(WXYZ) — If you have to get a new car in 2022, it could be a tough time. With inflation and low inventory because of the chip shortage, deals are hard to find.
Many are wondering what's the best way to go. Should you buy a new car, lease one, or go with a used car?
We went to the experts for some answers.
John McElroy, the host of Autoline.TV, said dealers aren't offering many discounts or incentives. So, if you can put the brakes on buying a car for another year or so, he says to wait.
"We have never seen car prices go up as fast as they have in the last year. Never. I mean it's astonishing," he said.
But, if waiting is not an option, McElroy's sources tell him there may be one way to come out on top.
“If you order a car rather than buying off the dealer’s lot, and you’re willing to wait a couple of months to get exactly what you want, you’ll get exactly what you want, and you might even get a slightly better price that way," he said.
If you're considering going electric, McElroy recommends you lease instead of buy because technology is advancing so quickly that he thinks the EV selection will be much better in 3-to-4 years.
Ronald Montoya, the Senior Consumer Advice Editor at Edumunds, said the average new and used monthly vehicle payments are expected to shatter records in Q4 of 2021.
“It’s getting harder for the average person to afford a car, and what ends up happening is they end up stretching out these loans into 72, and possibly 84 months," Montoya said.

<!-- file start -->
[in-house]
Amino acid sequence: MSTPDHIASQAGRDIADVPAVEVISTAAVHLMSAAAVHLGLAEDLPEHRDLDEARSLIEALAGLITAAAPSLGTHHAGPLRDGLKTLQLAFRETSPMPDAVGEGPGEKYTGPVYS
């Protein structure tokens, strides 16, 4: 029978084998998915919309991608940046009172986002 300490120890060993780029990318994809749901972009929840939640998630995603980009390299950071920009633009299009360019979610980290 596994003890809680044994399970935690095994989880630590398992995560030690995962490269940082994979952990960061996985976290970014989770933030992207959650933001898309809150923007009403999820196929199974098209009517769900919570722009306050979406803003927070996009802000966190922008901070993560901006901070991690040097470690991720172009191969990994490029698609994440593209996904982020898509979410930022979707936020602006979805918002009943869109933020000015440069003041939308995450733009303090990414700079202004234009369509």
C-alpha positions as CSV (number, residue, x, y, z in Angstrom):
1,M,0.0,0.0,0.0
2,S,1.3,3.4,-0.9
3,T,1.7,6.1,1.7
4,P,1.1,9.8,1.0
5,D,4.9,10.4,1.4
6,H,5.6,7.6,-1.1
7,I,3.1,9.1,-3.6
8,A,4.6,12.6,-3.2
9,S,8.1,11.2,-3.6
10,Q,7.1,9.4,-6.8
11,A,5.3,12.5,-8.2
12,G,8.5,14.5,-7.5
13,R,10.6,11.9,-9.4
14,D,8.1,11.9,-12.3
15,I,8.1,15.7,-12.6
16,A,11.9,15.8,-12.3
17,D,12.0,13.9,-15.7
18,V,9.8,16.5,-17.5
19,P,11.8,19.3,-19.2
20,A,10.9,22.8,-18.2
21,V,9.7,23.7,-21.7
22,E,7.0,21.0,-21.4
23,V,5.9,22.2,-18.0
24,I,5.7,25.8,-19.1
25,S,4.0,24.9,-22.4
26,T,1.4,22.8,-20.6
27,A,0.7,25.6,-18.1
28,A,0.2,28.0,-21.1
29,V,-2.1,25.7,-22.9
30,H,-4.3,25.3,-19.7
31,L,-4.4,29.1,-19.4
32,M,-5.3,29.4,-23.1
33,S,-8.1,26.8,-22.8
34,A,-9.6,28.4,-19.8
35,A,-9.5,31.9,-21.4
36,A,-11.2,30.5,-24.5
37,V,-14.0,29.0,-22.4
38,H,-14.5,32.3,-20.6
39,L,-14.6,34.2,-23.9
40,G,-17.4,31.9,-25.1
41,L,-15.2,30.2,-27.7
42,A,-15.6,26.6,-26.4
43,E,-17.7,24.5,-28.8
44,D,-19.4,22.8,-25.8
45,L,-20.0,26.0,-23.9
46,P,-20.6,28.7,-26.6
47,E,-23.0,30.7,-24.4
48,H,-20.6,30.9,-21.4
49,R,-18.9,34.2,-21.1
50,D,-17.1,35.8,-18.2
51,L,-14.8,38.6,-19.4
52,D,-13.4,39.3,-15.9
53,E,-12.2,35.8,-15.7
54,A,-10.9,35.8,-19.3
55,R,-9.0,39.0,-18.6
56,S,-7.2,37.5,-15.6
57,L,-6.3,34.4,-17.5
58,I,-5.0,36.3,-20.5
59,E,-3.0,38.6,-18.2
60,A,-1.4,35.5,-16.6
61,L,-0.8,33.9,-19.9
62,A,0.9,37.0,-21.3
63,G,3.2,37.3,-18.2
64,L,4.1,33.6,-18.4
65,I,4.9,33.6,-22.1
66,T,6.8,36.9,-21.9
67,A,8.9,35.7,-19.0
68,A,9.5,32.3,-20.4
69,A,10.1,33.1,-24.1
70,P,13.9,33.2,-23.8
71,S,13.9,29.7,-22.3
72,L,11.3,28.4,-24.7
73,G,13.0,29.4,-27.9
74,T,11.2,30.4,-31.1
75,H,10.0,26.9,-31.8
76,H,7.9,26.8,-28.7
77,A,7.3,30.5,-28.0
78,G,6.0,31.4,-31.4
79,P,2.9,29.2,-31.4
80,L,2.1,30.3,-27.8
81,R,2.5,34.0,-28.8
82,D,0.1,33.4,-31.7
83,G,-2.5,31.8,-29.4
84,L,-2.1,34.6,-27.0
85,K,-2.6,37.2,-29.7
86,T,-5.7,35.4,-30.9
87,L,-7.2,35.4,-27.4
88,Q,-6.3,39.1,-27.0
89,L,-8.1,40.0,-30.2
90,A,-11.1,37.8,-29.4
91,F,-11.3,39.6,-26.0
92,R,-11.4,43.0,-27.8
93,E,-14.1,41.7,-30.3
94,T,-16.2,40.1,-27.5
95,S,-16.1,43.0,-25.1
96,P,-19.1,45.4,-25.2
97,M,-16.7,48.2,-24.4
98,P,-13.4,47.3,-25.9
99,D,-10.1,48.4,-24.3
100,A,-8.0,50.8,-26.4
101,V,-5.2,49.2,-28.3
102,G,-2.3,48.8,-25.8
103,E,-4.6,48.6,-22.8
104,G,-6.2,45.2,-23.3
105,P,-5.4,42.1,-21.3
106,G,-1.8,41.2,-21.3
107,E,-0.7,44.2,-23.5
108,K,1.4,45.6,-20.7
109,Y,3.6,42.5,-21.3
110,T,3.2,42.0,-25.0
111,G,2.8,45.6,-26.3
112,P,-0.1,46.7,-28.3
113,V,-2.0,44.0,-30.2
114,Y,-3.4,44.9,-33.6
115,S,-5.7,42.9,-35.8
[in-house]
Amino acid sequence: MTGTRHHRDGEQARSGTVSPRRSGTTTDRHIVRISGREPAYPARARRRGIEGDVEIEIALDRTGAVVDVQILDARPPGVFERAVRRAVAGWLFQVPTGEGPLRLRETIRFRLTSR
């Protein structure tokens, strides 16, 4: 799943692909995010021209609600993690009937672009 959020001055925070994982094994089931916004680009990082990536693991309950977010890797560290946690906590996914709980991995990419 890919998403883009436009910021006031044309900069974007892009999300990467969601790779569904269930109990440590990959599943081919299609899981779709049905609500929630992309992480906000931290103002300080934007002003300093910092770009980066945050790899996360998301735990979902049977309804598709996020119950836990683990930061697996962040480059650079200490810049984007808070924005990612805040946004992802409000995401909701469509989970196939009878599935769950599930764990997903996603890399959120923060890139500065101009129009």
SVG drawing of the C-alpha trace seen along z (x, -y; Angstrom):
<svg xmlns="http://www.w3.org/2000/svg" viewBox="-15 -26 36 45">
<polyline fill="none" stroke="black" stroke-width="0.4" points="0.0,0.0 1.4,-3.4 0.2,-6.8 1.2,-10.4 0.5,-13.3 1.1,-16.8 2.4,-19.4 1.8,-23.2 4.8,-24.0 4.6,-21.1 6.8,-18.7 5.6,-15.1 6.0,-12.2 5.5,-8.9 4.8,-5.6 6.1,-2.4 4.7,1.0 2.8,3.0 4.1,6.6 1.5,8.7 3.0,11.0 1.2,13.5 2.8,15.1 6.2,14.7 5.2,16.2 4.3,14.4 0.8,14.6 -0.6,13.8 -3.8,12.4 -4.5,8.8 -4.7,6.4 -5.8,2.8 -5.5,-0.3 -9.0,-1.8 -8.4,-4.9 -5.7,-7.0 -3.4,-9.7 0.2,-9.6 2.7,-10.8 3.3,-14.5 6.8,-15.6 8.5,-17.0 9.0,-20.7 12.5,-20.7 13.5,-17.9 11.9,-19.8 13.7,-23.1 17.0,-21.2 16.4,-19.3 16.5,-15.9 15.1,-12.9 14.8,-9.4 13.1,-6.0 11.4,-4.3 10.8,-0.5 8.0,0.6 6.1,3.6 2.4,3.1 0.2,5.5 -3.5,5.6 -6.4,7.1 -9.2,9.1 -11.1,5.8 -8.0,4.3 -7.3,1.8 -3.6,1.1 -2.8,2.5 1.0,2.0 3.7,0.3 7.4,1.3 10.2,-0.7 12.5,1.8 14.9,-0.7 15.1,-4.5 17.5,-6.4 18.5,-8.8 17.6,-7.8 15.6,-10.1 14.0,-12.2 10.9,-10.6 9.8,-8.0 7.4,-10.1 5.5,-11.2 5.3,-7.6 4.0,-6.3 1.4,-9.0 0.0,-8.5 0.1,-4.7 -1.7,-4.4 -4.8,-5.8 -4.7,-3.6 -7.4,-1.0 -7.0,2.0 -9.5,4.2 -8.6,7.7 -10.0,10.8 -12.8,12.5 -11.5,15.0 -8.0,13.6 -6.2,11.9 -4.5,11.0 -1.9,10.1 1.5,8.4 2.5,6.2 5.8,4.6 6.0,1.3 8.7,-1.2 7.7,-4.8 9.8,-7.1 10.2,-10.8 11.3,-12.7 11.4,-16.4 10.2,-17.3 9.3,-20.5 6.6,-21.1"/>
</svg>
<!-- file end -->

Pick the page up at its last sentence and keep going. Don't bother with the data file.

The average monthly payment for a new car in the fourth quarter for 2021 was $636, according to Edmunds. That's a record high.
In Q3 it was $614, and in Q4 of 2020 it was $581.
For used cars, the average payment in Q4 of 2021 was a staggering $520. It was $500 in Q3 of 2021 and $437 in Q4 of 2020.
Some good news? There are now low APRs – about 4.1% for new cars and 7.4% for used cars, according to Edmunds data from the fourth quarter of 2021.
What advice does Montoya have for car buyers?
"I would say cast the net that much wider. Don’t be afraid to shop out of your county and possibly out of your state," Montoya said.
If you do shop out of state, make sure the dealership is able to handle Michigan sales tax and registration.
If you're contemplating buying a much older used car, Montoya recommends you really double-check its condition so you don't get socked with expensive repairs.
You can get a vehicle history report from Carfax and Autocheck, which will show if the vehicle has been in an accident, how many owners it has had, and if there are any issues with the mileage.